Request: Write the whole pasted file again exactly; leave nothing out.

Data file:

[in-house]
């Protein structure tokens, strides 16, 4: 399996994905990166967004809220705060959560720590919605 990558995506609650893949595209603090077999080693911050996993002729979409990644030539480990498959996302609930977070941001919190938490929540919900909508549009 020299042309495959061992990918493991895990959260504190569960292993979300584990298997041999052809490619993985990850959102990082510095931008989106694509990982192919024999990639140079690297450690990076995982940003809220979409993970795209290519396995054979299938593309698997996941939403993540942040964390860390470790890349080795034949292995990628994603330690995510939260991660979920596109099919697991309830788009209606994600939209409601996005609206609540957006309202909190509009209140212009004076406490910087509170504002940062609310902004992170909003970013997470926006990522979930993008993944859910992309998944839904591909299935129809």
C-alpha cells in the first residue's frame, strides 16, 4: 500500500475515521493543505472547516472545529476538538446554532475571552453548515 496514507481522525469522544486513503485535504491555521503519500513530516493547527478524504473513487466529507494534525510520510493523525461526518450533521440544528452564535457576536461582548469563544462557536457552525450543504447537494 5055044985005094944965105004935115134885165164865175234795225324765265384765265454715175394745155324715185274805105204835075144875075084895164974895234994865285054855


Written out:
[in-house]
């Protein structure tokens, strides 16, 4: 399996994905990166967004809220705060959560720590919605 990558995506609650893949595209603090077999080693911050996993002729979409990644030539480990498959996302609930977070941001919190938490929540919900909508549009 020299042309495959061992990918493991895990959260504190569960292993979300584990298997041999052809490619993985990850959102990082510095931008989106694509990982192919024999990639140079690297450690990076995982940003809220979409993970795209290519396995054979299938593309698997996941939403993540942040964390860390470790890349080795034949292995990628994603330690995510939260991660979920596109099919697991309830788009209606994600939209409601996005609206609540957006309202909190509009209140212009004076406490910087509170504002940062609310902004992170909003970013997470926006990522979930993008993944859910992309998944839904591909299935129809």
C-alpha cells in the first residue's frame, strides 16, 4: 500500500475515521493543505472547516472545529476538538446554532475571552453548515 496514507481522525469522544486513503485535504491555521503519500513530516493547527478524504473513487466529507494534525510520510493523525461526518450533521440544528452564535457576536461582548469563544462557536457552525450543504447537494 5055044985005094944965105004935115134885165164865175234795225324765265384765265454715175394745155324715185274805105204835075144875075084895164974895234994865285054855